There is nothing quite like the impact of a landscape untended and unrestrained, designed only by the wind and the wild and the whims of a divine creator who sees beauty in the rugged and rough and unrefined. 

The house where I stayed sits on a plot of land tucked into the contour of the countryside, with a ravine where the water flows and with a wide meadow above. The meadow itself is green and grassy, with nothing to impede the view of the blue sky over our heads, a shade that is impossible to describe, not even with all the words that mean blue, like azure and cobalt and turquoise and teal, for it is none of those and yet all of them, a color so bright and so vivid it cannot possibly be real.  Instead it feels like paint splashed across the canvases artists paint of the West in which lone cowboys ride dusty horses through expansive landscapes of sky and rock. Around the edges of this grassland juniper and sagebrush have begun to reclaim the openness in patches and plots, their scraggly trunks and gnarled branches twisted like sinuous sculptures in stone or in clay.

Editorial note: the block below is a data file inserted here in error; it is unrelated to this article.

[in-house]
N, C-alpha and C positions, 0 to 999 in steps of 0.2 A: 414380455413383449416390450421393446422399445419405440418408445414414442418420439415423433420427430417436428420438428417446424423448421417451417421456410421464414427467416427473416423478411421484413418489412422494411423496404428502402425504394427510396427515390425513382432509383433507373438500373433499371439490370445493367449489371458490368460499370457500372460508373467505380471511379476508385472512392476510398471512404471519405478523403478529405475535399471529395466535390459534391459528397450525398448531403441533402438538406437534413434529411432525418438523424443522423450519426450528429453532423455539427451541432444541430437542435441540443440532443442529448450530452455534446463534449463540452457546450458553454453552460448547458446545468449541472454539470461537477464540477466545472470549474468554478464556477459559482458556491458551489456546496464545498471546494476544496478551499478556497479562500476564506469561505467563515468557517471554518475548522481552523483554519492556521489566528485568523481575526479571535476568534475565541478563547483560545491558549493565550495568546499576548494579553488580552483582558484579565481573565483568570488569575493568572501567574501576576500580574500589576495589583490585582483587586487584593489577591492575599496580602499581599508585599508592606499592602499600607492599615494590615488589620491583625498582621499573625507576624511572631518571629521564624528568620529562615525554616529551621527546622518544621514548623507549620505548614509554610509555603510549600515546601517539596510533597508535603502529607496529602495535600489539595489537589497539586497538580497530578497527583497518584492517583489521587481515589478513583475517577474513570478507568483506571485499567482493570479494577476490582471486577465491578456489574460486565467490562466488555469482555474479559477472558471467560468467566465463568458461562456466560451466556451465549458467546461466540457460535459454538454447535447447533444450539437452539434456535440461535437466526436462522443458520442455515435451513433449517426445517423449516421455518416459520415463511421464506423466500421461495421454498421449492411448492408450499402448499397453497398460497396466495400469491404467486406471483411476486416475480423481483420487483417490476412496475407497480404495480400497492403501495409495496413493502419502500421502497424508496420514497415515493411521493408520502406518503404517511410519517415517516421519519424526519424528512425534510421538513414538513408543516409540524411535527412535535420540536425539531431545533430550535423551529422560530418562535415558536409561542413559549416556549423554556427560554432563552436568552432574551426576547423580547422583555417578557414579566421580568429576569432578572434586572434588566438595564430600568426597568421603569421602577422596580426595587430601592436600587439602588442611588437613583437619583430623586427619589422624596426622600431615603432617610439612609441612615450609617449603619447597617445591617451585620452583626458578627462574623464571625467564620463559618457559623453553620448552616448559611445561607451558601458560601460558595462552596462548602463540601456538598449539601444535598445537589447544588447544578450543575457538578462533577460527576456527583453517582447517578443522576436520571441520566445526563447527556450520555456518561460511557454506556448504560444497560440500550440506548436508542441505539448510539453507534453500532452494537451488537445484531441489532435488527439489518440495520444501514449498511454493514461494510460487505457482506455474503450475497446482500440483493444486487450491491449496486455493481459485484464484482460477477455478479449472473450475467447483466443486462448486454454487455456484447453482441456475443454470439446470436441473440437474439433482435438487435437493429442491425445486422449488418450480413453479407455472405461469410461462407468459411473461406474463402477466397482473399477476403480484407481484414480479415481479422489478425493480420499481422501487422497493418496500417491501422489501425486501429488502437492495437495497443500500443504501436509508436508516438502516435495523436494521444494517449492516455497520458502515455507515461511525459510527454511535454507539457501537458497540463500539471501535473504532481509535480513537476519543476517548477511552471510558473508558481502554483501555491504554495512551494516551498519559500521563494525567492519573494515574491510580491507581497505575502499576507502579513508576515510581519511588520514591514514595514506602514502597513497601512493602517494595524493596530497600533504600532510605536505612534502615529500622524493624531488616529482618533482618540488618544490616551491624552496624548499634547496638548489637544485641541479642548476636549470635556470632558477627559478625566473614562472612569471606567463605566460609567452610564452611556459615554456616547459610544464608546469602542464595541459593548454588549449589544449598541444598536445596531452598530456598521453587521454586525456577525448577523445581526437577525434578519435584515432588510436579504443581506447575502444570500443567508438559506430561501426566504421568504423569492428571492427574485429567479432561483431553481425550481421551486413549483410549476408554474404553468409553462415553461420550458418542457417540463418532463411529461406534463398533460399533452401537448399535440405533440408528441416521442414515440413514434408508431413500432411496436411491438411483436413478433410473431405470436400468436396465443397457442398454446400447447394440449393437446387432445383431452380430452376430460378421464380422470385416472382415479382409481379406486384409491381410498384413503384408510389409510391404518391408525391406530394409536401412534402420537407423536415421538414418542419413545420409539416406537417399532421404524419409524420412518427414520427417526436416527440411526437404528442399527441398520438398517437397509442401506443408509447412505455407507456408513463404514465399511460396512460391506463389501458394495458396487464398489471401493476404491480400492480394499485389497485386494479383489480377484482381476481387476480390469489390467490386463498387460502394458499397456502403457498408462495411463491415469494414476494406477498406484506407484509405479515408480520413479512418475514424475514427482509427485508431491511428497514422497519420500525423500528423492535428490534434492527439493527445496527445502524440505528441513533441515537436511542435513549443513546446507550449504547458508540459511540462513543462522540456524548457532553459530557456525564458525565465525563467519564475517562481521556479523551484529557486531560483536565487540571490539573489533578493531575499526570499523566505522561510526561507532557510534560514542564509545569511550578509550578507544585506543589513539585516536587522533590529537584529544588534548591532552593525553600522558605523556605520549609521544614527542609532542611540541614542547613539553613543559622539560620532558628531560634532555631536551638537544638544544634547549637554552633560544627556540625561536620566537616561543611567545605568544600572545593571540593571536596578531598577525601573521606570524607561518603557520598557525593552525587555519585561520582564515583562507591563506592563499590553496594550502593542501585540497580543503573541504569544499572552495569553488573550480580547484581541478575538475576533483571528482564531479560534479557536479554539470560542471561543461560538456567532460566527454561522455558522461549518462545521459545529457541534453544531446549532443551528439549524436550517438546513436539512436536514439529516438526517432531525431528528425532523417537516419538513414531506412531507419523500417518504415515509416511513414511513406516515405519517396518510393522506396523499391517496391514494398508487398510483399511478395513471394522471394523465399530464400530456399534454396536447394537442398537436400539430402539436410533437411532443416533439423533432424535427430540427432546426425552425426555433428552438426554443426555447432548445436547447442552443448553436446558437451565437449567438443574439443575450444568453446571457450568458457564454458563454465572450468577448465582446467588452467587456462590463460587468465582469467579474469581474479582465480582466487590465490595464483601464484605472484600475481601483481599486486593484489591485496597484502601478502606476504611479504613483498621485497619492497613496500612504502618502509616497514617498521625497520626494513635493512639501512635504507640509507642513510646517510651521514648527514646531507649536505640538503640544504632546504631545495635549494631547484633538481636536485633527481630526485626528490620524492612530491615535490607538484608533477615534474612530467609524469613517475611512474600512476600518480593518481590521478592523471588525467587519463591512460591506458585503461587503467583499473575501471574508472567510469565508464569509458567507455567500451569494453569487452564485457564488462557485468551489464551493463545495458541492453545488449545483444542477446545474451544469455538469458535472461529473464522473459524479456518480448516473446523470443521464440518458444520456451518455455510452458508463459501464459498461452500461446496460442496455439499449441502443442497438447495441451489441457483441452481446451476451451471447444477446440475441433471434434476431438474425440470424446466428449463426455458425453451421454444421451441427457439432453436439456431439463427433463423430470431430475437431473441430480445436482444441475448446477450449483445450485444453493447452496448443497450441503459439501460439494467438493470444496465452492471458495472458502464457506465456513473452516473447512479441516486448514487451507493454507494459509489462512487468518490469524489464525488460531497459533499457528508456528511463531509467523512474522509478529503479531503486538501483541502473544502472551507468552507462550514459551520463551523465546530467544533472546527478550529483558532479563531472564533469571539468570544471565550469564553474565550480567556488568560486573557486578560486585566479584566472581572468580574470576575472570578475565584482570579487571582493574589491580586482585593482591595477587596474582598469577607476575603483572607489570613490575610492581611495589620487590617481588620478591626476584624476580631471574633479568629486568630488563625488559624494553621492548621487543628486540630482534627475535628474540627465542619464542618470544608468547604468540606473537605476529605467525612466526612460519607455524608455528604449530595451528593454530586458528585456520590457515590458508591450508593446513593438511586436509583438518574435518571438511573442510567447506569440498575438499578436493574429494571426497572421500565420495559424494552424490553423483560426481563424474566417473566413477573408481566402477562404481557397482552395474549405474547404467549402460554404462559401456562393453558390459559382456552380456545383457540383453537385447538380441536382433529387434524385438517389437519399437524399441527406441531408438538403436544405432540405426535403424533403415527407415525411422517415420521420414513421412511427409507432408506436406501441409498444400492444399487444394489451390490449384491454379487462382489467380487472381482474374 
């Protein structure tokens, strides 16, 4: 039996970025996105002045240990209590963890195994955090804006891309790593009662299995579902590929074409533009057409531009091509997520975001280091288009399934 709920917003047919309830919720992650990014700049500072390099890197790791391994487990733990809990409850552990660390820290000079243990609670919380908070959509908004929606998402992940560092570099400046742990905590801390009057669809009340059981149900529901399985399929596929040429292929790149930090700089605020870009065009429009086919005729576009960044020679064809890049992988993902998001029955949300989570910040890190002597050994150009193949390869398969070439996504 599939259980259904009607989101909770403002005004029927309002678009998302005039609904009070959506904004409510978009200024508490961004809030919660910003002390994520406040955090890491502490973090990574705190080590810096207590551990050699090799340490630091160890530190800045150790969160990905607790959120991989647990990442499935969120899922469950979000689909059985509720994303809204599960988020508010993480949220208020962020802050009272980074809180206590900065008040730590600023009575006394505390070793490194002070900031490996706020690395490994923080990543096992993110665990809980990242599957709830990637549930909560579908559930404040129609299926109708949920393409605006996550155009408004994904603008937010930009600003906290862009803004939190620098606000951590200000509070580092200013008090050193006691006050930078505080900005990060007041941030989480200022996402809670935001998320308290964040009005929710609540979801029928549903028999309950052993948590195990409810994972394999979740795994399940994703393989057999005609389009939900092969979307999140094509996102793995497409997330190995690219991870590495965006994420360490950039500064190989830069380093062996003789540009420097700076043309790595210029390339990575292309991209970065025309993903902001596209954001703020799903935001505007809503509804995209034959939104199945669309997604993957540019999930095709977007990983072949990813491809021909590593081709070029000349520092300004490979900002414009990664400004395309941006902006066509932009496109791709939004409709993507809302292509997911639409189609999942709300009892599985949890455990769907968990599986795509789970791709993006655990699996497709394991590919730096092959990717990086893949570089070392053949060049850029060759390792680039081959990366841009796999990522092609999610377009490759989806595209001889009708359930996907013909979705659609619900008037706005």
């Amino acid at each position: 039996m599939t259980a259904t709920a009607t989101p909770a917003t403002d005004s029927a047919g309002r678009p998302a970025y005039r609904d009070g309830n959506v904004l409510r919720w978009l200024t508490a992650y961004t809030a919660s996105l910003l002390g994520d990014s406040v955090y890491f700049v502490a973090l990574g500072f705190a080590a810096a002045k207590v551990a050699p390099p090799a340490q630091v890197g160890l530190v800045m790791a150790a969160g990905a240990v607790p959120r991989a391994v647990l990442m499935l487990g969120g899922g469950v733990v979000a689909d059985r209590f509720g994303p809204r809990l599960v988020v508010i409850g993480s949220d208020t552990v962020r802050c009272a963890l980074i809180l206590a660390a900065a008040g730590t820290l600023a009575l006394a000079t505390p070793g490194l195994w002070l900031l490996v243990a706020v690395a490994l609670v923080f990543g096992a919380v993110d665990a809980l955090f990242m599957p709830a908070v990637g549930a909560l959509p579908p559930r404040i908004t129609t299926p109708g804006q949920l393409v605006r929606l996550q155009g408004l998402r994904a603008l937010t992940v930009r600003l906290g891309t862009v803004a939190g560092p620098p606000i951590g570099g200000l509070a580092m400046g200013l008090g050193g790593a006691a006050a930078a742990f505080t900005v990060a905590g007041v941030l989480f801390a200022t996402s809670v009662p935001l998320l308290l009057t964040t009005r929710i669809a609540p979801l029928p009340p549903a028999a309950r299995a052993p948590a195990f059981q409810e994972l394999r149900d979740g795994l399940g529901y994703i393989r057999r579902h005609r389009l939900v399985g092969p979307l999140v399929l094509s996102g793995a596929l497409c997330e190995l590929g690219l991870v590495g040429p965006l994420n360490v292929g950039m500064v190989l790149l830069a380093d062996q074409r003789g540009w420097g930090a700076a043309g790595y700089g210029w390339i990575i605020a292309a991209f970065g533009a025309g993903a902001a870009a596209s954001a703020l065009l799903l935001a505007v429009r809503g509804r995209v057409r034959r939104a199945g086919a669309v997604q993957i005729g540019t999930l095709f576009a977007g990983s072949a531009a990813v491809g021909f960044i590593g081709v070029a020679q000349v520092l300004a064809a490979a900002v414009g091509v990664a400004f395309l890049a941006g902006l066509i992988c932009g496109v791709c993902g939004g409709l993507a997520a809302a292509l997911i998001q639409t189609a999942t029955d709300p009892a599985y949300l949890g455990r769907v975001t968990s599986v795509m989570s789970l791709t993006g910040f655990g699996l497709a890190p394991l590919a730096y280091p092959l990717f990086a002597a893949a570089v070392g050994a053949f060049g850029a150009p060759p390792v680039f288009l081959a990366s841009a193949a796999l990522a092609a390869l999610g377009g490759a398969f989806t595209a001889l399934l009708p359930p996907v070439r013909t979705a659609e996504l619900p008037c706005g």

There is a reservoir nearby called Starvation, which says a lot about the area, really, a land that seems to grow rocks if you chance to look away. I come from a land like this, despite the time in my youth that I spent in greener, damper places. My family history grows out of the Utah soil, is entwined with rocky, dry, desert lands, is rooted in harsh climates where men and women once worked together to tame a wilderness, to cleave to one another, to cling together as they cleared the land, like plows, like blades, and found themselves instead sharpened against the rocks, honed in harmony, or, in isolation, shattered.

At the edge of the meadow there is a tree that catches my eye, for it does not seem as if it belongs here, despite the fact that it is nestled in nicely among the other trees, but despite the location it is not just any wild, native tree. It is an apricot tree. Its presence is unexpected, something more fit for a carefully tended orchard in lower elevations along vegetable gardens and flower gardens with fertilization and weeding and daily irrigation and those waiting to harvest the fruit, eager to make pies or jams or preserves.